Much ink is being spilled over the meaning of China’s economy surpassing Japan’s.
Even more important is what it doesn’t mean: greater Chinese purchasing power, longer life spans, better health care and education, freedom of speech, assembly, religion and expression, safer roads, building standards, free elections, clean air and water or social harmony.
It’s great that China is growing 10 percent. Just don’t get carried away about what this moment means. China faces the daunting task of getting per-capita income into the orbit of Japan’s, which is 10 times higher. That’s what matters and we are a decade away from knowing how China will do.
China is altering the global economy, and not always for the better. Two phenomena growing before our eyes are the spread of an authoritarian model and the dominance of the “Wal-Mart economy,” both of which represent a race to the bottom.
No, I’m not betting against China. Only the most cynical and short-sighted among us would want China to fail. A fifth of humanity enmeshed in crisis is in no one’s best interest.
China, though, must beat history. No economic giant has avoided a major crisis. If China is to eclipse the U.S. by 2027, as London-based economist Jim O’Neill of Goldman Sachs Group Inc. predicts, it must grow at today’s rates indefinitely. PricewaterhouseCoopers LLP, the world’s largest professional-services organization, says it will happen in 2020.
At the moment, China’s trajectory is anathema to what Adam Smith taught us about the nature of economic development.
“China legitimizes a market-authoritarian example,” says Stefan Halper, a senior fellow at Magdalene College in Cambridge, England, and the author of “The Beijing Consensus.”
With American-style capitalism in tatters and Europe unraveling, developing nations are clamoring for new role models. Countries from Angola to Myanmar to Venezuela see China’s state-directed capitalism combined with authoritarian rule as a better path than liberalization and democracy.
How you create thriving markets over time without transparency and a free press is beyond me. Wall Street took things too far and acted shamefully thanks to too little oversight. China has the opposite problem.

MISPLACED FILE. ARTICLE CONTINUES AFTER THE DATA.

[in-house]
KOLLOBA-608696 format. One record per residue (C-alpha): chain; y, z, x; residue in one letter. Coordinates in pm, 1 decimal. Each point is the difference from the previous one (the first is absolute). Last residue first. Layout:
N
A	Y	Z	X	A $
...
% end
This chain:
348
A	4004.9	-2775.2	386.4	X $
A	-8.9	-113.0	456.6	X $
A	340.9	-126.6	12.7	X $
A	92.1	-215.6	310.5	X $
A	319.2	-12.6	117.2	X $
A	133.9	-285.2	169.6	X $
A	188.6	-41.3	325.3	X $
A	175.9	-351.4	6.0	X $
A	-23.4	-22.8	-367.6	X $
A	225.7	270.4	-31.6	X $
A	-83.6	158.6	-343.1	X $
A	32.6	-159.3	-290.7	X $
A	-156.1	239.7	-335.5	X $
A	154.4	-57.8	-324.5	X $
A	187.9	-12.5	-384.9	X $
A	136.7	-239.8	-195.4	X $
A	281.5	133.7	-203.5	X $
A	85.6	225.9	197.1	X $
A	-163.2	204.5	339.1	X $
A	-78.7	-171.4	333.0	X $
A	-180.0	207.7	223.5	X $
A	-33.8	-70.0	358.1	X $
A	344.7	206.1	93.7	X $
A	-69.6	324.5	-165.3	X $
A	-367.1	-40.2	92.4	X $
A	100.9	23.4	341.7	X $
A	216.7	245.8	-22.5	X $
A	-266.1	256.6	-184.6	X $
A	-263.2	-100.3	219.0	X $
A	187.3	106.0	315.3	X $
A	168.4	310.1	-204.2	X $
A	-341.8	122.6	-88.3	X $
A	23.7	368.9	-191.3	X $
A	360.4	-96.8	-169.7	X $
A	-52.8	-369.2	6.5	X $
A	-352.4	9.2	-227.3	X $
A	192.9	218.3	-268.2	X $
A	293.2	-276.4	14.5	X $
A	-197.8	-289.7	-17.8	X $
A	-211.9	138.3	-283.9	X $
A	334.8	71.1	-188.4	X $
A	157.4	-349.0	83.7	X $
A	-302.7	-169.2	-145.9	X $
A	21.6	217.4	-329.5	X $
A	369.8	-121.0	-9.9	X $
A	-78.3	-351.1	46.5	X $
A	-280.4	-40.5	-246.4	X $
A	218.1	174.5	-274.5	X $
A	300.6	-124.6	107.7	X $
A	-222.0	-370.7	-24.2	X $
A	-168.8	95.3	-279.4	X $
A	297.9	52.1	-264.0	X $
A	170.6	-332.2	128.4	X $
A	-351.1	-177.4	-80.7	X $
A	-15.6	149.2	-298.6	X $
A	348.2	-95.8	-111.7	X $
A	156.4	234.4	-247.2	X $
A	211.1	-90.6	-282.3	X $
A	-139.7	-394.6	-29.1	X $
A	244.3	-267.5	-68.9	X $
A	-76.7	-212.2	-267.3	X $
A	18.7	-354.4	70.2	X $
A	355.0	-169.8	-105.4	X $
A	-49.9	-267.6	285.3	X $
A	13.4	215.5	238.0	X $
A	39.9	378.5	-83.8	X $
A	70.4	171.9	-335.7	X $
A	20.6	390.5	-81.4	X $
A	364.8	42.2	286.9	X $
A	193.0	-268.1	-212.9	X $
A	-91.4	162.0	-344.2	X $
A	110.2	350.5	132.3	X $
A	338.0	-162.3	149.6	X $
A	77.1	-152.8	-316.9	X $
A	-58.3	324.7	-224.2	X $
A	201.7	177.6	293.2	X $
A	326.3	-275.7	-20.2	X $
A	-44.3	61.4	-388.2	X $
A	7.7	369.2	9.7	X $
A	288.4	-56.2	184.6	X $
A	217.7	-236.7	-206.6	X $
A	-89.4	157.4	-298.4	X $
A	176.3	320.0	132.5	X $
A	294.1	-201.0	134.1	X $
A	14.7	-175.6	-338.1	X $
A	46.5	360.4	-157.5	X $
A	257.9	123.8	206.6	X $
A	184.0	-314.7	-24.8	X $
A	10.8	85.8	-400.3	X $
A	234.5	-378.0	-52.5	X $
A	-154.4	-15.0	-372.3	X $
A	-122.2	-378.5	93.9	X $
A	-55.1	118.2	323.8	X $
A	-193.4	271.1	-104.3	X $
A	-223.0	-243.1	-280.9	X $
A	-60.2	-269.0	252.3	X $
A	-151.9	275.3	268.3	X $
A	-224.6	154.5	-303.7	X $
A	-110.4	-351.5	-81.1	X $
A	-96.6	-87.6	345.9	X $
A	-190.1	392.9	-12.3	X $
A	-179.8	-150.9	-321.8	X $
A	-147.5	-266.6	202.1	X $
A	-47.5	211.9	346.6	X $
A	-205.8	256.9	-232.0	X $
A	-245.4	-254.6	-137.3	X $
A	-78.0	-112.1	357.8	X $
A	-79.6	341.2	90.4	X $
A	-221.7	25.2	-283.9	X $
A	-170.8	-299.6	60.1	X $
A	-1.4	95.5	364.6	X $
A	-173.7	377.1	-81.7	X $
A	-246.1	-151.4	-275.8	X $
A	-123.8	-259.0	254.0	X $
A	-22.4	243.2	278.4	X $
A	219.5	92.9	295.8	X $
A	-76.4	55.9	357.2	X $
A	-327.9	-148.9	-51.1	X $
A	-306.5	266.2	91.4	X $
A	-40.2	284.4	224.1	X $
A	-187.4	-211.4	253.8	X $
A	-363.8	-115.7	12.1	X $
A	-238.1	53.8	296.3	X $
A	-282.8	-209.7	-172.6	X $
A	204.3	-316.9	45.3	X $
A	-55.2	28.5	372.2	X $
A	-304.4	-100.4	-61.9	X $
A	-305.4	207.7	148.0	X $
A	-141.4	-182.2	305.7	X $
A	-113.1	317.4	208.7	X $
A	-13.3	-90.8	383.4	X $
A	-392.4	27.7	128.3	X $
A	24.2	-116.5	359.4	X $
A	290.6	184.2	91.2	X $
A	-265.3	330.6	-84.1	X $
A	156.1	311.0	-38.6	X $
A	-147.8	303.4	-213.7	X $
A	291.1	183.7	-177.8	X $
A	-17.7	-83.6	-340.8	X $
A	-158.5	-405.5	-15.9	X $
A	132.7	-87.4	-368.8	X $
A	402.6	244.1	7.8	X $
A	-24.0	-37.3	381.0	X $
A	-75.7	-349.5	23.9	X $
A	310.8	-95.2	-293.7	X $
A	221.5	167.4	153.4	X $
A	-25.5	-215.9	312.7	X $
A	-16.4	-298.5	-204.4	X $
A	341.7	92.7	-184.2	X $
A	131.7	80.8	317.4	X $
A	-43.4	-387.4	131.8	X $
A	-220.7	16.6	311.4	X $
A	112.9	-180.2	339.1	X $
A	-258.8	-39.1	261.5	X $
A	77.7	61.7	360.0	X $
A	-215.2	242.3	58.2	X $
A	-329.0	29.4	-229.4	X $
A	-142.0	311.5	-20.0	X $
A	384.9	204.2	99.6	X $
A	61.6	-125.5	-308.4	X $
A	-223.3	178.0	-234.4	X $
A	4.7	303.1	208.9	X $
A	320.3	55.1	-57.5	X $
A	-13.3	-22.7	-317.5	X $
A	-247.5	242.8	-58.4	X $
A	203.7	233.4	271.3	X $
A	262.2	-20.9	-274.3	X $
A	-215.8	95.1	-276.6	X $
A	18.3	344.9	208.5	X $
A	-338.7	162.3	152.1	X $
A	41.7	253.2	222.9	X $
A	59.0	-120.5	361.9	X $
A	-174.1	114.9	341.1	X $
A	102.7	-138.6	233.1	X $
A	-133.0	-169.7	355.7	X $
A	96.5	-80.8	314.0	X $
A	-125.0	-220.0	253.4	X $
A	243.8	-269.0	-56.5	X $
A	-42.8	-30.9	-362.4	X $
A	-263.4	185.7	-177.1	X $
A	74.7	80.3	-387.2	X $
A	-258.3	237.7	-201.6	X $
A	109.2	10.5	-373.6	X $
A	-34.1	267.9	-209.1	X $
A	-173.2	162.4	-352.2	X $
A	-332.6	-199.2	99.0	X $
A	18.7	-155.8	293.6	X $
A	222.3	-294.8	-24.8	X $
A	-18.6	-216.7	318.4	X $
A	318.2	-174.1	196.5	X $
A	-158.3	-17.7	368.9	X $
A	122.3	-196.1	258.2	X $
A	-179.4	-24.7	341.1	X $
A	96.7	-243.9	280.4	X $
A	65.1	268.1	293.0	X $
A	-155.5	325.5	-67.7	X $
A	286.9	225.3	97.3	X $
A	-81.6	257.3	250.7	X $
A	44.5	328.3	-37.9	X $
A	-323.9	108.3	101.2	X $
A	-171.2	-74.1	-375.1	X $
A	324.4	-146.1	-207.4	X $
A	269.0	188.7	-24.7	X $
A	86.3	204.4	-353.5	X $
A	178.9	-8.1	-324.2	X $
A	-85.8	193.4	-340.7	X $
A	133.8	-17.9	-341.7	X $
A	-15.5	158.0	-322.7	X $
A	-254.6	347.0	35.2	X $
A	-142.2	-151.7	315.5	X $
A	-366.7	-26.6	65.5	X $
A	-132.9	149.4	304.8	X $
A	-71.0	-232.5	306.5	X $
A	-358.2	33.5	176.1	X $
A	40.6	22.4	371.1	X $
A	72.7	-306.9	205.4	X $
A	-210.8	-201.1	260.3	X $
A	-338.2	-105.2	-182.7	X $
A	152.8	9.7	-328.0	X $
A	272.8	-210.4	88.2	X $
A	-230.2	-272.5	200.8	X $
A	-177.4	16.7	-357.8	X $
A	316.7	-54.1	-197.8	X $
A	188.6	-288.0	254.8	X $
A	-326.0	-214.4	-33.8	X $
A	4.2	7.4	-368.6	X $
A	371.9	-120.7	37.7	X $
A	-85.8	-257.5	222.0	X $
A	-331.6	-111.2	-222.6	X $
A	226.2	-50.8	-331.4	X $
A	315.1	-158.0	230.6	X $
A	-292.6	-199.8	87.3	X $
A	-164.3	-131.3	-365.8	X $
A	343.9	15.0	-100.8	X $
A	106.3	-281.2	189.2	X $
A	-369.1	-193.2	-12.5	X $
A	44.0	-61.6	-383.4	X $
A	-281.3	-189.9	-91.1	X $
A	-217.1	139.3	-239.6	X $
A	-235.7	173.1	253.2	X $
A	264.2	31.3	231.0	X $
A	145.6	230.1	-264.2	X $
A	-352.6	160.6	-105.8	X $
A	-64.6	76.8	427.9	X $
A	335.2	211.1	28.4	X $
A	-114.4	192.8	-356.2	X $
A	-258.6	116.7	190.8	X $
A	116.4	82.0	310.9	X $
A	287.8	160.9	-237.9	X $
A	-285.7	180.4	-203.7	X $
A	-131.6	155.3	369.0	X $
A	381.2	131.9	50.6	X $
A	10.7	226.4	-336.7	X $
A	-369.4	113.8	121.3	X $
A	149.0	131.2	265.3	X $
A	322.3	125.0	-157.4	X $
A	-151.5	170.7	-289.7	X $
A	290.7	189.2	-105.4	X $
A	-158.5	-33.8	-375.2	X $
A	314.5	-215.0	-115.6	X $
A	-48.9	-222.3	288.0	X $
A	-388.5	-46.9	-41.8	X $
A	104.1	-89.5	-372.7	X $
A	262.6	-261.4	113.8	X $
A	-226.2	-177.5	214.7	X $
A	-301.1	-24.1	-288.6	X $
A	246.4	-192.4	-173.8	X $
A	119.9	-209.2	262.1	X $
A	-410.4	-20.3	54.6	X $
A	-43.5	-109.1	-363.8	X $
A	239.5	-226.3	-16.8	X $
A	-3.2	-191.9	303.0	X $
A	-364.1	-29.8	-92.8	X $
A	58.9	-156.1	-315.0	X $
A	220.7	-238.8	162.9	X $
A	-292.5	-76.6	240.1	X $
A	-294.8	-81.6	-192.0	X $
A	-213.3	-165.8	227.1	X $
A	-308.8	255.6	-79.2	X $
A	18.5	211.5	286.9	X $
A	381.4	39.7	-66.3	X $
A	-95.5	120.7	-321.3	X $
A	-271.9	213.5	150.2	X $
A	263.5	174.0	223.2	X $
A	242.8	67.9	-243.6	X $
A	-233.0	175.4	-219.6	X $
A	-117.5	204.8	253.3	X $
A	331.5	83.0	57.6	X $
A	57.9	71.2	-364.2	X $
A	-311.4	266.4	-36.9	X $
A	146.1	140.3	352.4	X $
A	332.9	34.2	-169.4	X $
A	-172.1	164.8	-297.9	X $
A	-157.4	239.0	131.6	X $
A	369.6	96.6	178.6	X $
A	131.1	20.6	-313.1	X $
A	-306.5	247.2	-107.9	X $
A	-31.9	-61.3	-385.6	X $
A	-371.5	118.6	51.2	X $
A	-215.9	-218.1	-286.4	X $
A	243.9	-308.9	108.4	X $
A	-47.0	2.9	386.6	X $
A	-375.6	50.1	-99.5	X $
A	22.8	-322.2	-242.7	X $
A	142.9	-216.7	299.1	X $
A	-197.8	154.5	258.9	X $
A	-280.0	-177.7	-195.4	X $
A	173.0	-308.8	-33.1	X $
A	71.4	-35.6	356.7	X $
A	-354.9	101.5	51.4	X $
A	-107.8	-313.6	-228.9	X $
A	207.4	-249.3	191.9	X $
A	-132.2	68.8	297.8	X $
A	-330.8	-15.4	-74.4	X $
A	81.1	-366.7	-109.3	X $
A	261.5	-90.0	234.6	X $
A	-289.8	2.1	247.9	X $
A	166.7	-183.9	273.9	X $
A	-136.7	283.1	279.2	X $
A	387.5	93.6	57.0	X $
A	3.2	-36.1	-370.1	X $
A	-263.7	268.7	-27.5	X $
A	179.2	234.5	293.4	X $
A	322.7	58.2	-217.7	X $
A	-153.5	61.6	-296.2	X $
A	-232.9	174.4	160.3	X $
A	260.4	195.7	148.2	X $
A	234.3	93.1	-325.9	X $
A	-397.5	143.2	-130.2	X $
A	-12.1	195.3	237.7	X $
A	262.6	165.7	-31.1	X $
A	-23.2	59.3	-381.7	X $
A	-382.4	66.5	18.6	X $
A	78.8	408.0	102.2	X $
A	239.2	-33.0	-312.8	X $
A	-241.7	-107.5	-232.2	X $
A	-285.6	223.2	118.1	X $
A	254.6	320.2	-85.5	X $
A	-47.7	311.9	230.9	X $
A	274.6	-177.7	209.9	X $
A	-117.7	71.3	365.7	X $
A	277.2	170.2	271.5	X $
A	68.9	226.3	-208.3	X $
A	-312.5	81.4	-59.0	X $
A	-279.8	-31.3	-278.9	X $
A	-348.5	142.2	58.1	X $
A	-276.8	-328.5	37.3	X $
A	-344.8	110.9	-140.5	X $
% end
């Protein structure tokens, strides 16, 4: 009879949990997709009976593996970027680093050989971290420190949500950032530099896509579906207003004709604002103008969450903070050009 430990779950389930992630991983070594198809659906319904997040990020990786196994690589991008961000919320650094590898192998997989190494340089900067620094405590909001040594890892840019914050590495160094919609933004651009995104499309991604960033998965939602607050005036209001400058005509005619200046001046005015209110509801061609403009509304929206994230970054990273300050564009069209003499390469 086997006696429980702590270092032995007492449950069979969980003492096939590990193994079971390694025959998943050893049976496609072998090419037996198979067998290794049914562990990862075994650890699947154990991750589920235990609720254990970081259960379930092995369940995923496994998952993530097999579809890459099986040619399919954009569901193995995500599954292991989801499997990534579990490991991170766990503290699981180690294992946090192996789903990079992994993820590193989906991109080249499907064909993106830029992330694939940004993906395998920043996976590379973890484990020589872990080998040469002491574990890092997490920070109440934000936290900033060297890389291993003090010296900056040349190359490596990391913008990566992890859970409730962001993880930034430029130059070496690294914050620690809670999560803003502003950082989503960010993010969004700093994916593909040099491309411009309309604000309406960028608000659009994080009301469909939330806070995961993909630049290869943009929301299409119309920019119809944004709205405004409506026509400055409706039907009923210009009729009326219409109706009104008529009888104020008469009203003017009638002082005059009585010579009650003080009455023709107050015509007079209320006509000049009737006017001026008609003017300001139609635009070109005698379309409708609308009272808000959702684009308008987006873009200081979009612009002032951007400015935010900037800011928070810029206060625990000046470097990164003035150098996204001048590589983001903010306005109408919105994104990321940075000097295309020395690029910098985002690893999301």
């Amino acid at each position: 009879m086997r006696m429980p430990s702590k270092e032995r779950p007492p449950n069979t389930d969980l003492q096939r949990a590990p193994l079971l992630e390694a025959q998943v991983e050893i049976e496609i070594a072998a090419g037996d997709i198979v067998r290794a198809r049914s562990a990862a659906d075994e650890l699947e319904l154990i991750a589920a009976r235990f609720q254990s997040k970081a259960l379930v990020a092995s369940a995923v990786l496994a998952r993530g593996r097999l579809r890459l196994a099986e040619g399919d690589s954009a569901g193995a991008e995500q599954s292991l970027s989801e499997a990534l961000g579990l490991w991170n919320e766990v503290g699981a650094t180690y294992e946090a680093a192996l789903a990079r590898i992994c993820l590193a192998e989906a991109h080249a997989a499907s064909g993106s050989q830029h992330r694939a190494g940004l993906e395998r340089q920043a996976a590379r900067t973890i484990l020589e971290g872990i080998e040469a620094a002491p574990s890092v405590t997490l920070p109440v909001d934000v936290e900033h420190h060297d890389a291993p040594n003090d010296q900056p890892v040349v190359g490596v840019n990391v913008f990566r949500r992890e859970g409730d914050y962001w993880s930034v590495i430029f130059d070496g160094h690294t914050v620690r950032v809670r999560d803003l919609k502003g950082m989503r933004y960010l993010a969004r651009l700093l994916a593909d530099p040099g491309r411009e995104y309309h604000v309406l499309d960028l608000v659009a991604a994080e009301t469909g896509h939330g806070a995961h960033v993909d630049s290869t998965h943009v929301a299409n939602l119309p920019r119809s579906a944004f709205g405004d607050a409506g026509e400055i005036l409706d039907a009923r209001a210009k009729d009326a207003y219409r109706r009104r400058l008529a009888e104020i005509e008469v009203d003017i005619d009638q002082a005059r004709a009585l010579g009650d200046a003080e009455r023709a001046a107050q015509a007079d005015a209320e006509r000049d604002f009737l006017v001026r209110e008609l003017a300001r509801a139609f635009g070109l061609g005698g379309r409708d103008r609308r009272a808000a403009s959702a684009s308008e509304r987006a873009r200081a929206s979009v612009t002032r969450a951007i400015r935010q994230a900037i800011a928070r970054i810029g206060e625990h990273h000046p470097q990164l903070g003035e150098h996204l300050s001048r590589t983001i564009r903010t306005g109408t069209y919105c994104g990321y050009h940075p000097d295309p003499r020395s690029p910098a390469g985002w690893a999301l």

There’s a reason investors question China’s data. The country somehow comes up with a single figure in a structurally imbalanced system of 1 billion-plus people at very different levels of development, a healthy gray economy and local governments whose budgets rely on reporting rapid growth.
With modest resources, officials settle on one number purporting to capture the daily activities of the nation -- almost always within the range of expectations of economists from Shanghai to New York. Try explaining that.
The spread of the “Wal-Mart economy,” an ever-growing effort to mass-produce at the cheapest cost, also bears watching. China’s reluctance to let the yuan strengthen underlines the primacy of its exports. As China grows, so does the scope and efficiency of this trade machine. That would be fine if output were translating into rapid increases in domestic consumption. It’s not.
There have been rays of hope on that front, such as demands for higher wages among factory workers. There are limits, though, to how much the government will allow income to skyrocket, lest it fuels inflation or reduces competitiveness. Chinese, like Germans, will continue to produce more than they consume. Companies are reinvesting much of what they earn in increasing capacity, upgrading the machine.
News reports that China is now the biggest market for cars and cell phones and that LVMH Moet Hennessy Louis Vuitton SA is making a beeline there are deceiving. They suggest vast pockets of consumers can afford such goods. They can’t. China’s purchasing power is growing slower than its ability to undercut all competitors in the production of goods and services.
As China becomes better at churning things out cheaply, other developing nations will be at a loss. Until recently, Asian countries such as Indonesia and the Philippines were ecstatic about China’s growth. Now they see it’s more of a zero-sum game than they anticipated. Expect this dynamic to grow with China’s size. This is a budding, but major, geopolitical issue.
China may have regrets about passing Japan. More will now be asked of its leaders on climate change, North Korea, energy deals that support dodgy regimes, and even human rights.
Size matters less than the quality of growth. China, for example, surpassed Japan in trademark patent filings in 2009. Further progress here means China may well be home to the next Silicon Valley. That is, if the nation’s state-economy model doesn’t smother innovation.
The entrepreneurial potential is a key reason investors are bullish on China. Japanese are doing lots of soul-searching this week, wondering why they became No. 3. Here’s why: In China, you have 1.3 billion people working hard to circumvent government regulations so they can make a quick yuan. Japan has 126 million complaining about how the government isn’t fixing their lives.
Whatever happens, China has some work to do before it can topple the U.S. from the top slot.
(William Pesek is a Bloomberg News columnist. The opinions expressed are his own.)
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